Building a DIY arcade machine, part 1: Baby Steps
Andrew Buntine Oct 09, 2015
In the previous post, I spoke about the motivation to build my own arcade machine. This time I'm going to start showing you how I actually did it.
My years of computer programming have taught me that the best way to start a large and daunting project is to take the overall problem and sub-divide it into lots of little problems. The idea is that you can abstract away the scariness of the overall goal and just focus on small tasks, whose sum will (well, may) reveal something awesome.
So I sat down and started jotting down all of the things I could think of. I ended up with a list that contained things like:
- Find old monitor
- Get old computer or Arduino
- Work out how to get component speakers working
- Buy thing to cut wood good (It's called a Jigsaw)
- Buy lots of wood
- Learn how to use jigsaw
And so on...
One of the tasks that seemed the scariest to me was "Work out how to wire Joysticks and buttons into computer". I had no idea how to do this, or even if I'd phrased the task correctly. And so I did what every good developer does: I started Googling. Pretty quickly I came across a company called Ultimarc who produce a product called the I-PAC (no relation to any Apple product).
The I-PAC is a PC interface to industry-standard arcade controls: A keyboard encoder. In other words, it translates button presses and joystick movements into key strokes on a normal PS/2 keyboard. And it's re-programmable so you can assign new keystroke outputs to each pin.
I excitedly bought the i-PAC along with 8 arcade pushbuttons and a joystick called the Mag-Stik Plus. While I waited for my package to arrive, I went to my local electronics shop and picked up some hook-up wire, crimp connectors, a small vice and a beginners electronics kit that had some wire cutters, a soldering iron, some solder and a bunch of heat shrinks in different sizes and colours. I was all set!
After some searching I'd found an old monitor (in my wardrobe), found an old computer (the old office file server, a Dell setup from the early naughties) and purchased a shitload of wood (or as I now knew to call it: MDF). I reformatted the old Dell computer and chucked Linux on there so I'd feel more comfortable. I also noticed that the machine had an OK old graphics card in there! I thought that I may be able to use it to get some more advanced arcade games working. So I decided to inspect it a bit more closely and swiftly snapped off a few diodes... Oh well, there goes that idea.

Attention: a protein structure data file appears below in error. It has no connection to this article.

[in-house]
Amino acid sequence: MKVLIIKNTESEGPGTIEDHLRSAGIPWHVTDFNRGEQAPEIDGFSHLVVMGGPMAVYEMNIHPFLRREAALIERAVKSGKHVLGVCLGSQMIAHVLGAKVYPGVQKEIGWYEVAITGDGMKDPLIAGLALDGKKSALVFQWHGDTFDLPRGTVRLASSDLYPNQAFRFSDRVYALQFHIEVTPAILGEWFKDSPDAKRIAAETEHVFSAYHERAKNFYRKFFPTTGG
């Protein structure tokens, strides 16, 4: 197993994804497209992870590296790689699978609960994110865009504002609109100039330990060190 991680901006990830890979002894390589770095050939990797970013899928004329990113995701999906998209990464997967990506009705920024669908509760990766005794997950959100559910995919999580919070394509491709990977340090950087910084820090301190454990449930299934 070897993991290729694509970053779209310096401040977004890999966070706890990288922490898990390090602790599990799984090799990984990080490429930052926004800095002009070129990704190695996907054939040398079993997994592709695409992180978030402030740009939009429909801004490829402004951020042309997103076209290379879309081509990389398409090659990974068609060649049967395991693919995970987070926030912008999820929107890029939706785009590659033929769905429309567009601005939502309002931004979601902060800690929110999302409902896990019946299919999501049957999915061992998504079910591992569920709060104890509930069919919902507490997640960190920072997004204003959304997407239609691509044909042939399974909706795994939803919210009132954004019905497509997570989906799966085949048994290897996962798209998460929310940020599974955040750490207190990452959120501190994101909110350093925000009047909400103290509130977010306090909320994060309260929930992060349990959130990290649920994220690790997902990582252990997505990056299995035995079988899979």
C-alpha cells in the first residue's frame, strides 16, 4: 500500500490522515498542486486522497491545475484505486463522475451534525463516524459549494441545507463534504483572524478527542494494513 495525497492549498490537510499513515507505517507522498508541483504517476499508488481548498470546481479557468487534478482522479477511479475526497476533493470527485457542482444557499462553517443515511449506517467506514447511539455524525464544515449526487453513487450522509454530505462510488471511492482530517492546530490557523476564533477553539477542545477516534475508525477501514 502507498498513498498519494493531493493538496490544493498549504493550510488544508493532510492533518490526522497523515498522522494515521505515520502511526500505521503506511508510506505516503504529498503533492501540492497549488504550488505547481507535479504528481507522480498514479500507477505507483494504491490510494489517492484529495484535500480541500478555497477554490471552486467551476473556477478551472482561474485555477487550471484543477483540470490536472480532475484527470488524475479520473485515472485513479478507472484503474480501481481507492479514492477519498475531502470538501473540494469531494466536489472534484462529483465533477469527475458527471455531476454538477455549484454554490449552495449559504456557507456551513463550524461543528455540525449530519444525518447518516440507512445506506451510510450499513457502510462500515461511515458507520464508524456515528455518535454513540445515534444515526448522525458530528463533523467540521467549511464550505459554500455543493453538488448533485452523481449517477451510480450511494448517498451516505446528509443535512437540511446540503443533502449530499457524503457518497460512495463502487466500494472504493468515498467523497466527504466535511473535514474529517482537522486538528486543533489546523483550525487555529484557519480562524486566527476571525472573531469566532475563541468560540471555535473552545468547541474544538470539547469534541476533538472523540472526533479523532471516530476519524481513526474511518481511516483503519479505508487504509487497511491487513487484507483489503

My apartment is small.
When my package from Ultimarc finally arrived, the first task I set myself was to wire up the joystick so that when I jiggled it my computer would receive the appropriate arrow key strokes. This, luckily, turned out to be pretty simple. The joystick had four microswitches on it; one for each direction. I needed to run a wire from each microswitch into the appropriate pin on the I-PAC. All four microswitches also needed to be grounded, which I accomplished by daisy-chaining them using a bunch of wires all connected together in the right way. The hardest part was getting the length of the wires correct. I must have gone through 20 meters of the stuff...
When I felt like I'd got everything hooked up correctly I plugged the I-PAC into my computer via USB and started gently moving the joystick head down. I expected that it would either do nothing or just simply blow up. But, no. It worked! It fucking worked!. I was so excited that I made my girlfriend watch me move around a text document using a Joystick that was flimsily attached via some probably-too-short hookup wire.
The joystick connected to the I-PAC. Dangerously close to the sink.
I'd hit my first milestone. In software, it's often essential to create what's known as a "proof-of-concept" before taking on a larger project. It's essentially a super scaled down version of the final product that demonstrates the essence of a potential solution. This probably-poorly wired joystick was my proof-of-concept. And so at this point I knew that I was going to succeed to some degree. I still had no real idea what success would look like, but I knew that, for better of worse, I'd produce something!
My next goal was to fully wire the player controls and mount them into their final resting place. But I'll talk about this more in the next part. Stay tuned.